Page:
Barbour, M. G., R. B. Craig, R. R. Drysdale, and M. T. Ghiselin. 1973. Coastal ecology of Bodega Head. University of California Press, Berkeley, California, USA. Google Scholar


Crawley, M.J. 2007. The R book. John Wiley, Chichester, UK. Google Scholar


Conner, W.E. 2009. Tiger Moths and Woolly Bears: Behavior, Ecology, and Evolution of the Arctiidae. Oxford University Press. Google Scholar


Davy, B.J. 1902. Stock ranges of northwestern California. In US Department of Agriculture, Bureau of Plant Industry Bulletin 12. Washington DC Pp 1–81. Google Scholar


English-Loeb, G. M., A. K. Brody, and R. Karban. 1993. Hostplant-mediated interactions between a generalist folivore and its tachinid parasitoid. J. Anim. Ecol. 62:465–471. Google Scholar


Ferguson D.C., Opler P.A., Smith M.J., Donahue J.P. 2000. Moths of Western North America. 3. Distribution of Arctiidae of Western North America. Part 1. Text, maps, and references. Gillette Museum of Arthropod Biodiversity. Fort Collins, Colorado. 171 pp. Google Scholar


Futuyma, D.J, and G. Moreno. 1988. The evolution of ecological specialization. Annu. Rev. Ecol. Syst. 19:207–233. Google Scholar


Gripenberg S, Mayhew PJ, Parnell M, Roslin T. insects. Ecol. Lett. 2010. A meta-analysis of preference—performance relationships in phytophagous insects. Ecol. Lett. 13:383–393. Google Scholar


Grof-Tisza, P., Holyoak, M. and R. Karban, 2015. Predation and associational refuge drive ontogenetic niche shifts in an arctiid caterpillar. Ecology 96: 80–89. Google Scholar


Holloway, J.D. 1977. The Lepidoptera of Norfolk Island: their biogeography and ecology. The Hague. Google Scholar


Karban, R., and G. English-Loeb. 1997. Tachinid parasitoids affect host plant choice by caterpillars to increase caterpillar survival. Ecology 78:603–611. Google Scholar


Karban, R., Karban, C., Huntzinger, M., Pearse, I. & Crutsinger, G. 2010 Diet mixing enhances the performance of a generalist caterpillar, Platyprepia virginalis. Ecol. Entomol. 35: 92–99. Google Scholar


Karban, R., Mata, T.M., Grof-Tisza, P., Crutsinger, G. and M Holyoak. 2013. Non-trophic effects of litter reduce ant predation and determine caterpillar survival and distribution. Oikos 122, 1362–1370. Google Scholar


Karban, R., Grof-Tisza, P., Maron, J.L. & M. Holyoak, 2012. The importance of host plant limitation for caterpillars of the arctiid moth (Platyprepia virginalis) varies spatially. Ecology 93:2216–2226. Google Scholar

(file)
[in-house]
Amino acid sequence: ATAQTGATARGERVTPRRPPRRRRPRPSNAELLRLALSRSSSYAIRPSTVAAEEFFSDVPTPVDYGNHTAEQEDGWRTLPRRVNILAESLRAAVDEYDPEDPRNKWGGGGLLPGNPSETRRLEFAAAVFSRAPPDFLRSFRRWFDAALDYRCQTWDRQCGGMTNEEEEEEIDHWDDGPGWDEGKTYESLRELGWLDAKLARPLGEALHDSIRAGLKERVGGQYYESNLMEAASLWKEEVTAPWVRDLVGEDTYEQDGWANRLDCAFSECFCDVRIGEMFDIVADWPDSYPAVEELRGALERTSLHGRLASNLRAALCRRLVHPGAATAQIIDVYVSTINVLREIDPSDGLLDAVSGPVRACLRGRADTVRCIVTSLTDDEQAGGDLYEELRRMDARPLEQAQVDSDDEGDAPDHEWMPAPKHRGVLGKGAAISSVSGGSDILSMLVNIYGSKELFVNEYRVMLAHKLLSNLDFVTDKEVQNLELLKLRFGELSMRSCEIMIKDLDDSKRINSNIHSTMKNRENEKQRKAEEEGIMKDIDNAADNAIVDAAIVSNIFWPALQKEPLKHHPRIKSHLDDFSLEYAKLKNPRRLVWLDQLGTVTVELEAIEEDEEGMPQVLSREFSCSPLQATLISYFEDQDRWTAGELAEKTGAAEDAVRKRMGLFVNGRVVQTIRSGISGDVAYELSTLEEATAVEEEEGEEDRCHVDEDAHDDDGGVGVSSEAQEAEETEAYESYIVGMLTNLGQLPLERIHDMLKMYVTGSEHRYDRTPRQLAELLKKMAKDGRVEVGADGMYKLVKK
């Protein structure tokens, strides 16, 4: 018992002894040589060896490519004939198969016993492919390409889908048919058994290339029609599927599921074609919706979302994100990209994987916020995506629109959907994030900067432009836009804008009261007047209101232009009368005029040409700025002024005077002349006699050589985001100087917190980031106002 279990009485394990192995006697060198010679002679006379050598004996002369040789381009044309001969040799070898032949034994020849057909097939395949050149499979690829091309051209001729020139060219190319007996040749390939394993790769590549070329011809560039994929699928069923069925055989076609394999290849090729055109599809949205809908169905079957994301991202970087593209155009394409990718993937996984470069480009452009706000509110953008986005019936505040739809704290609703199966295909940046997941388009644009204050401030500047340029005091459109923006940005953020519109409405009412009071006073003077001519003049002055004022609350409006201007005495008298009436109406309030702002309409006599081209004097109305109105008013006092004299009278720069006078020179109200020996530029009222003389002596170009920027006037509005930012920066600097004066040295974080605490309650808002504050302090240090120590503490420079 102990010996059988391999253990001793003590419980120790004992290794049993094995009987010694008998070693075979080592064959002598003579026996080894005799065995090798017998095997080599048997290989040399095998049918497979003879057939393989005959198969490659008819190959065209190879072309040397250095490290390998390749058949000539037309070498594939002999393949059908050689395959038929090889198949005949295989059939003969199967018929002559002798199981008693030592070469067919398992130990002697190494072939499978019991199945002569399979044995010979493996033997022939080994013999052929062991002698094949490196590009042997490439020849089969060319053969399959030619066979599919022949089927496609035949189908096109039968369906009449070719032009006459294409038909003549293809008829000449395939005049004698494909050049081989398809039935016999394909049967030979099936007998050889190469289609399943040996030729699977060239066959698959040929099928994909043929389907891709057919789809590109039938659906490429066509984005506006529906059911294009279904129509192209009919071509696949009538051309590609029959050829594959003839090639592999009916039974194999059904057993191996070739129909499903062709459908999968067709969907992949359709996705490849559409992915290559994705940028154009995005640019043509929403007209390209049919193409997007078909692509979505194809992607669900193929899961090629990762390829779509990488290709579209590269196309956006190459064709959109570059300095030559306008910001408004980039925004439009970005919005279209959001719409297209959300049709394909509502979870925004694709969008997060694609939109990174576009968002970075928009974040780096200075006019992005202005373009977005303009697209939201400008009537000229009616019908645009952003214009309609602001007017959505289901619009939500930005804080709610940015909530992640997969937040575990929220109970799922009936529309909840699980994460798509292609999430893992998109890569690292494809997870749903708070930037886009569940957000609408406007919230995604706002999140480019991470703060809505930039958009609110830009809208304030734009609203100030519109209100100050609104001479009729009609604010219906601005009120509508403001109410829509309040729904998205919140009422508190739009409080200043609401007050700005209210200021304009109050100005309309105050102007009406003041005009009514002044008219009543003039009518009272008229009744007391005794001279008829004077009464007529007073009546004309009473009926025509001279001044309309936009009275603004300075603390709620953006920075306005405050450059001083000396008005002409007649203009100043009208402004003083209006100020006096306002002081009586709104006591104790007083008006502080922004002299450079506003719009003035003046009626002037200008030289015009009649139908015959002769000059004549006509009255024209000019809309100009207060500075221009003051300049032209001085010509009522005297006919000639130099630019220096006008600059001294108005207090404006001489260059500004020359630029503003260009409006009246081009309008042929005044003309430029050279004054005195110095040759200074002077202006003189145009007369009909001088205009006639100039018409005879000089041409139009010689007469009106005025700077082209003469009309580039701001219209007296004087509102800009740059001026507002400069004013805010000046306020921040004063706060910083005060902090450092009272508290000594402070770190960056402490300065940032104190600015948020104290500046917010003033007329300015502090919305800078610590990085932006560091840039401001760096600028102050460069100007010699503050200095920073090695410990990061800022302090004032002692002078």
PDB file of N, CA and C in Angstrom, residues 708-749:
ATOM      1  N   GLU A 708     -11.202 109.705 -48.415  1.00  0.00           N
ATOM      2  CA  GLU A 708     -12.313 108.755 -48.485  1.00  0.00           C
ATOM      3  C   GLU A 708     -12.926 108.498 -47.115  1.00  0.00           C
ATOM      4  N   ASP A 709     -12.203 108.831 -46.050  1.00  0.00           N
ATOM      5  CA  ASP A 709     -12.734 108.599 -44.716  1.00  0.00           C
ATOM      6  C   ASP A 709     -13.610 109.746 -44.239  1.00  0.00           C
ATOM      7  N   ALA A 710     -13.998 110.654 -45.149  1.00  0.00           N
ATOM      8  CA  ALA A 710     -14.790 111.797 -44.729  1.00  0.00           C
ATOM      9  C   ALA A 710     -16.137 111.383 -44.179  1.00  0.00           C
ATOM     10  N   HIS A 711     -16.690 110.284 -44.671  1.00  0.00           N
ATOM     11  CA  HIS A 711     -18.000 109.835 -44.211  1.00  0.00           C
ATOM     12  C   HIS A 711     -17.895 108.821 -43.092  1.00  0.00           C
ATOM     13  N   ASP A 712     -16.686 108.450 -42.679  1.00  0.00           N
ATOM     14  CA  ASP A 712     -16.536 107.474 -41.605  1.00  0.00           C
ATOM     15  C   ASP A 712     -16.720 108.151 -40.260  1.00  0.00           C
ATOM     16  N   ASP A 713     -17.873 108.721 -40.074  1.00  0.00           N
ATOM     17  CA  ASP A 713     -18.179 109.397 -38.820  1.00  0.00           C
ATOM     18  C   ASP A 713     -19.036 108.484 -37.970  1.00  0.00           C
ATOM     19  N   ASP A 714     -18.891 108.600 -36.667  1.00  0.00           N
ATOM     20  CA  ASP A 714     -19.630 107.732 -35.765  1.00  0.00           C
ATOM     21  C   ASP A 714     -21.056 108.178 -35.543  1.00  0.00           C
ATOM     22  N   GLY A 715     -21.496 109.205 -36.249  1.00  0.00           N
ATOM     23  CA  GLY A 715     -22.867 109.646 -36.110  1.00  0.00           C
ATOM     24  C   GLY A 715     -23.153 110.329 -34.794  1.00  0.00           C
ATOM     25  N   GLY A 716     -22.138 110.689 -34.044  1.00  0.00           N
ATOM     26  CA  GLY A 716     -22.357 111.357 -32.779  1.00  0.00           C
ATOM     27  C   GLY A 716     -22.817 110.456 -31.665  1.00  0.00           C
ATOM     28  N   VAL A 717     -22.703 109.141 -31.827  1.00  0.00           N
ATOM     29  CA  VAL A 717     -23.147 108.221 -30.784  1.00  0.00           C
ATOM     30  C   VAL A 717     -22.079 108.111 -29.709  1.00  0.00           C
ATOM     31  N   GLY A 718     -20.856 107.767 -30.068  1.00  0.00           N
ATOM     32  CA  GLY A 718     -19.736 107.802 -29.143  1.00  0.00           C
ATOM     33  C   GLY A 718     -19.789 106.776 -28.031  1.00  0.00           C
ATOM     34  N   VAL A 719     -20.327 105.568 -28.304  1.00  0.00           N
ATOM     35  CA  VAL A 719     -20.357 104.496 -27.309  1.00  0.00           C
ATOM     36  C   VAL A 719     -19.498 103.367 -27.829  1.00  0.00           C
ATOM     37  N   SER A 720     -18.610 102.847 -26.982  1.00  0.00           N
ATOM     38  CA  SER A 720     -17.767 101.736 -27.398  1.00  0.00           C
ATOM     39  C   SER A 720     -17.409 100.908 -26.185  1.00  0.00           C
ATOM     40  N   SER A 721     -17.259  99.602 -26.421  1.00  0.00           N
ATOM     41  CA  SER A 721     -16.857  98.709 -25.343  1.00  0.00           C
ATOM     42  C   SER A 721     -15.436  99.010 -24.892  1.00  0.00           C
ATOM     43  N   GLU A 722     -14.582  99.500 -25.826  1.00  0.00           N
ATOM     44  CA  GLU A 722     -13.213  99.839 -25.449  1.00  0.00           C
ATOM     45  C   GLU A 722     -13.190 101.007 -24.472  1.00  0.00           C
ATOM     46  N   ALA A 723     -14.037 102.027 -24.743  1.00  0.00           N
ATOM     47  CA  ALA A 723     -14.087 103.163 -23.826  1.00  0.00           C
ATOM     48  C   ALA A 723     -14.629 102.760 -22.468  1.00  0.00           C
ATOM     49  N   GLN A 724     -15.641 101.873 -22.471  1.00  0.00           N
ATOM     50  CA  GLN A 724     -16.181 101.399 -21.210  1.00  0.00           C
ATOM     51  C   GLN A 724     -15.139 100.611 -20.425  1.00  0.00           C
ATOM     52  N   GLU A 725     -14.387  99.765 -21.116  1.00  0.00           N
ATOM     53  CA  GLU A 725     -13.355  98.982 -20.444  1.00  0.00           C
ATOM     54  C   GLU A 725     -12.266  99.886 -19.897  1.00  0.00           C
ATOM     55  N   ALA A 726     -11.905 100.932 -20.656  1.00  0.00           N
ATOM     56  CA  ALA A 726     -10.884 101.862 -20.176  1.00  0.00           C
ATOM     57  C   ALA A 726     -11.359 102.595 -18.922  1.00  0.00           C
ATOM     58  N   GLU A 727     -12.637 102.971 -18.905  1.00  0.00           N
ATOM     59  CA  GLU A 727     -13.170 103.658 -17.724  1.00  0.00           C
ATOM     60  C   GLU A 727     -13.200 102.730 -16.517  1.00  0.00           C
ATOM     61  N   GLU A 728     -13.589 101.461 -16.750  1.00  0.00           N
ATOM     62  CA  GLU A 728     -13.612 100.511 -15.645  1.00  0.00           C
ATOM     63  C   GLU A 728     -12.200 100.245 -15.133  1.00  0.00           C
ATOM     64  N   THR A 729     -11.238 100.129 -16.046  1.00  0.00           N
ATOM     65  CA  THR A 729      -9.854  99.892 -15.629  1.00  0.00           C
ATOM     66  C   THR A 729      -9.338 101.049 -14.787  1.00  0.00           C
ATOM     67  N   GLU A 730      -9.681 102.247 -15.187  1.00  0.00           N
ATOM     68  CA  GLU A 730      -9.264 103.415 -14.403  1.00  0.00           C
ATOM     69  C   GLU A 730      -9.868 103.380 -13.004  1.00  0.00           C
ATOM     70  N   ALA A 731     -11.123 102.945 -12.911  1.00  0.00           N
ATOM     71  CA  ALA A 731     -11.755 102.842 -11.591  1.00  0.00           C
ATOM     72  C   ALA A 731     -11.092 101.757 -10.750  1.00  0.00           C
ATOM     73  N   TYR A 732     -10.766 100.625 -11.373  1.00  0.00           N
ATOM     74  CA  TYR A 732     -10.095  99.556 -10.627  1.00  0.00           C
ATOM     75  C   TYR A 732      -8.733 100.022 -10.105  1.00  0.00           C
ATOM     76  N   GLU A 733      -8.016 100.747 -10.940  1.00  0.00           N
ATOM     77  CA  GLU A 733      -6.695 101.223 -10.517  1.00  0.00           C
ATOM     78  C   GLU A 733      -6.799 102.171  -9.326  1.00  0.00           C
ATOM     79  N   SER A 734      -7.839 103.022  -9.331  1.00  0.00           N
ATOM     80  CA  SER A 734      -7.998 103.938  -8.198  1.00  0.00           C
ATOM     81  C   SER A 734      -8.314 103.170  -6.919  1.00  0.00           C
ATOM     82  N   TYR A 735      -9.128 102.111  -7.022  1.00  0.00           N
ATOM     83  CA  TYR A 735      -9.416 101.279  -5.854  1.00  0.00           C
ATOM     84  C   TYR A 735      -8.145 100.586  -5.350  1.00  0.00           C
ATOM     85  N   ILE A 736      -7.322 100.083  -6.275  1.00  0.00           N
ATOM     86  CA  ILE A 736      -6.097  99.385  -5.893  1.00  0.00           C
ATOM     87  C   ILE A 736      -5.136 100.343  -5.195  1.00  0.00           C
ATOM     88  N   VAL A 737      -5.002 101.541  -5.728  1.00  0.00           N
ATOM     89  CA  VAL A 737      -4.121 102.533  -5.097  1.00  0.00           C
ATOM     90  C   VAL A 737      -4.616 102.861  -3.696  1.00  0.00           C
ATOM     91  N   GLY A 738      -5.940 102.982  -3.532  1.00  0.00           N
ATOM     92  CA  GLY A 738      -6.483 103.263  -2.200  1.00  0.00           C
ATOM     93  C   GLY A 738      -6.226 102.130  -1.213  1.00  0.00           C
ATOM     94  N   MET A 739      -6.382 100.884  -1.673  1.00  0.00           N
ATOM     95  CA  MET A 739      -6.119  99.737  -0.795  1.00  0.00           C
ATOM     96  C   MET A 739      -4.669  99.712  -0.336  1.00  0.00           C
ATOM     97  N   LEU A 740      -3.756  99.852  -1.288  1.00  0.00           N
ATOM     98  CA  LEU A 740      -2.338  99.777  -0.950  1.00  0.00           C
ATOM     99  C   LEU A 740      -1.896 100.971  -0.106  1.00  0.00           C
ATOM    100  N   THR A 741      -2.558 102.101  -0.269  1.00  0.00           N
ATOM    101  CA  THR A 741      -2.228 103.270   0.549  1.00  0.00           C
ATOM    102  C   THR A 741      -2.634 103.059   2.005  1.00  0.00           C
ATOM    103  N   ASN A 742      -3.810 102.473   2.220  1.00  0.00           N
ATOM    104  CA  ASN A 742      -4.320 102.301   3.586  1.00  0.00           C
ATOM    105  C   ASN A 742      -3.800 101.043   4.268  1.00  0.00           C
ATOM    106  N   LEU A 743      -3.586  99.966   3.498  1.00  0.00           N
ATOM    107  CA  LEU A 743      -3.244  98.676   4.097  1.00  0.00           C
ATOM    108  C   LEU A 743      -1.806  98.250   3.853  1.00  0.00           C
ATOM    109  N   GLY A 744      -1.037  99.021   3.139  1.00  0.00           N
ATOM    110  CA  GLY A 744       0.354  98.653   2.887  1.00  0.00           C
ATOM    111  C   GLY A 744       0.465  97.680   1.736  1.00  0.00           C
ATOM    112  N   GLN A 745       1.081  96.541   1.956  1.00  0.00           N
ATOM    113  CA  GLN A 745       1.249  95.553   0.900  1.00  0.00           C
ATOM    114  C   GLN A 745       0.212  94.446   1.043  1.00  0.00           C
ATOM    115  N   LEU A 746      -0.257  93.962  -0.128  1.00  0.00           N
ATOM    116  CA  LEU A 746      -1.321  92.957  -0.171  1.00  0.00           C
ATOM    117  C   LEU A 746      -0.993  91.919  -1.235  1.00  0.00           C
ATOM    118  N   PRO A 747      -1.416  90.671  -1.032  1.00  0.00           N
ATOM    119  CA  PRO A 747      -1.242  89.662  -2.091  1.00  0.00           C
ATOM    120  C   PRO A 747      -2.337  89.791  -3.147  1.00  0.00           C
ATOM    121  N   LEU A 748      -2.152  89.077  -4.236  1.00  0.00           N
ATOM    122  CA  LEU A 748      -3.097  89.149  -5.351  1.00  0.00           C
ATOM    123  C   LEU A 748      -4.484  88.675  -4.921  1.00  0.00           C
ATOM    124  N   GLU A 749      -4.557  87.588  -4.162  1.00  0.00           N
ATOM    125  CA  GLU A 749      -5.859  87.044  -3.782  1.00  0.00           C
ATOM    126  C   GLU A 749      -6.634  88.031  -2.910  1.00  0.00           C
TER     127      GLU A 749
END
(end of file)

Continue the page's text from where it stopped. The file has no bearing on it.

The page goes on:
McFarland, N. 1976, Hilltopping and defence behaviour in a diurnal agaristid moth. Aust. Entomol. 3: 25–29. Google Scholar


Miller L.M. 1988. How yellow bush lupine came to Humbolt Bay. Fremontia. 16: 6-7. Google Scholar


Pickart, A.J, and J.O. Sawyer. 1998. Ecology and restoration of northern California coastal dunes. California Native Plant Society. Sacramento. California. Google Scholar


R Core Team. R: A language and environment for statistical computing. Vienna, Austria: R Found. for Stat. Comput.; 201. Google Scholar


Scheirs J, de Bruyn L, Verhagen R. 2000. Optimization of adult performance determines host choice in a grass miner. Proc. R. Soc. Lond. B. 267: 2065–2069. Google Scholar


Shapers, A., Sören, N. Carlsson, M.A., and J. Niklas. 2016. Specialist and generalist oviposition strategies in butterflies: maternal care or precocious young? Oecologia 180:335–343. Google Scholar


Shields O. 1967. Hilltopping: An ecological study of summit congregation behavior of butterflies on a southern California hill. J. Res. Lepid. 6: 69–178. Google Scholar


Sholars, T. 1993. Lupines. The Jepson manual: higher plants of California. University of California, Press, Berkely. pg 622–236. Google Scholar
Patrick Grof-Tisza, Zachary Steel, and Rick Karban "The Spatial Distribution and Oviposition Preference of the Ranchman's Tiger Moth, Platyprepia virginalis (Lepidoptera: Erebidae)," The Journal of the Lepidopterists' Society 71(1), 16-19, (1 March 2017).
Received: 18 August 2016; Accepted: 18 September 2016; Published: 1 March 2017
larval survival
mate choice
Back to Top